Urinary Tract Infections (UTIs)

Urinary tract infections (UTIs) include:


Urinary tract infections account for about 9.6 million doctor visits annually in the US. In fact UTIs rank second only to respiratory tract infections in their incidence in the US. The vast majority of the cases seen in the doctor's office are in women with a 30:1 female to male ratio). UTIs are more common in females because of their shorter urethra and the closer proximity between their anus and the urethral opening. Women generally don't have a lot of problems with UTIs until they become sexually active. Forty percent of all women have at least one episode of a UTI at some time in their lives and up to 20 percent of young women with acute cystitis develop recurrent UTIs. Males generally don't experience a rapid increase in the incidence UTIs until sometime in their 40s. This is about the time that males are experiencing prostate gland hypertrophy, a predisposing factor for UTIs.

Risk factors for UTIs include:

1. Insertion of urinary catheters (def). This is one of the most common sources and risk factors for UTIs.
2. Any abnormality of the urinary tract that obstructs or slows the flow of urine makes it easier for bacteria to grow, e.g., scar tissue from other infections, kidney stones, an enlarged prostate gland.
3. Having diabetes mellitus.
4. Being immunosuppressed.
5. For many women, having sexual intercourse.
6. Use of diaphragms and/or spermicides by women.
7. Having a neurogenic bladder (def) or bladder diverticulum (def).
8. Being a postmenopausal women with bladder or uterine prolapse (def).
9. Being pregnant.


The vast majority of UTIs are due to the persons own fecal bacteria.

Uncomplicated acute UTIs refer to UTIs seen in patients with normal anatomic structure and function of the urinary tract. Approximately 80% of acute uncomplicated UTIs are caused by Escherichia. coli, 10 to 20 percent are caused by coagulase-negative Staphylococcus saprophyticus, and 5 percent or less are caused by other Gram-negative bacilli such as Proteus and Klebsiella or by Enterococcus species . S. saprophyticus is the second most common cause in young sexually active women.

Complicated UTIs are UTIs resulting from anatomic obstructions of the urinary tract or catheterization. These abnormalities increase the volume of residual urine and interfere with the normal clearance of bacteria by urination. Such factors include prostate enlargement, sagging uterus, expansion of the uterus during pregnancy, paraplegia, spina bifida, scar tissue formation, and catheterization. The most common causes of complicated UTIs are Escherichia. coli, Klebsiella pneumoniae, Proteus mirabilis, Enterococcus species., and Pseudomonas aeruginosa. E. coli is responsible for more than 50 percent of nosocomial UTIs.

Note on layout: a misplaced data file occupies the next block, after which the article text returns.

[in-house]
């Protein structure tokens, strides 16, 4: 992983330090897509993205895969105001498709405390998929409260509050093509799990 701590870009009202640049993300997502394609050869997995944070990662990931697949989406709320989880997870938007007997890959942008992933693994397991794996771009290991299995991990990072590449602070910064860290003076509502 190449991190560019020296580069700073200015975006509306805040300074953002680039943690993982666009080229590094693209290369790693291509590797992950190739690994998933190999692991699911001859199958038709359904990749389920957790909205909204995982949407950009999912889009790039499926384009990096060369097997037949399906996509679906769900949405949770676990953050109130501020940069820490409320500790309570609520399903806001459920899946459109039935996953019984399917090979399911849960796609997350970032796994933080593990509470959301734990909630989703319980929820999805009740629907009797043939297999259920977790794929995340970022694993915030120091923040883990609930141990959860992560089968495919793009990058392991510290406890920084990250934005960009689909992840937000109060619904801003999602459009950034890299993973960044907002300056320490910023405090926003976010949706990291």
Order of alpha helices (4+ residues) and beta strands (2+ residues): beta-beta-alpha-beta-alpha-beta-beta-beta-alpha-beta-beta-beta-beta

Between 35 and 40 percent of all nosocomial infections (def), about 900,000 per year in the U.S., are UTIs and are usually associated with urinary catheterization (def).



Urethritis (def) appears as discomfort during urination. Most of the cases of purulent urethritis without cystitis are sexually transmitted infection is limited to the urethra. This includes infections caused by Chlamydia trachomatis, Ureaplasma urealyticum, Neisseria gonorrhoeae, and Trichomonas vaginalis. These are discussed under sexuall transmitted diseases (STDs).

Cystitis (def) results from an irritation of the lower urinary tract mucosa and this infection as such is not invasive. In the case of cystitis, one typically sees:

1. Painful urination (dysuria).
2. The need to urinate without delay (urgency).
3. Increased frequency of urination.
4. Suprapubic tenderness, pelvic discomfort especially prior to voiding and immediately after voiding. This occurs in apptroximately 20% of women with uncomplicated UTIs.
5. Small volume voiding..
6. Increased number of white blood cells in the urine (pyuria).

Hemorrhagic cystitis is characterized by large quantities of visible blood in the urine. It can be caused by an infection (bacterial or adenovirus types 1-47) or as a result of radiation, cancer chemotherapy, or select immunosuppressive medication.

Pyelonephritis (def) typically results from ascension of the bacteria to the kidney from the lower urinary tract, but can also arise by hematogenous spread as a complication of sepsis. Unlike cystitis, pyelonephritis is an invasive disease. Symptoms include:

1. Suprapubic tenderness.
2. Fever.
3. Back pain and tenderness.
4. Costovertebral (def) angle tenderness .
5. Nausea and vomiting.
6. Peripheral leukocytosis (def).
7. Urine contains white blood cell casts composed of cells that were tightly packed in the tubules and excreted in a proteinaceous matrix.
8. Urinary urgency and frequency may be present or absent.

From Urinary Tract Infection, Female, by J Stephan Stapczynski, MD, Chair, Associate Professor, Department of Emergency Medicine, University of Kentucky Chandler Medical Center

From Urinary Tract Infection, Male, by J Stephan Stapczynski, MD, Chair, Associate Professor, Department of Emergency Medicine, University of Kentucky Chandler Medical Center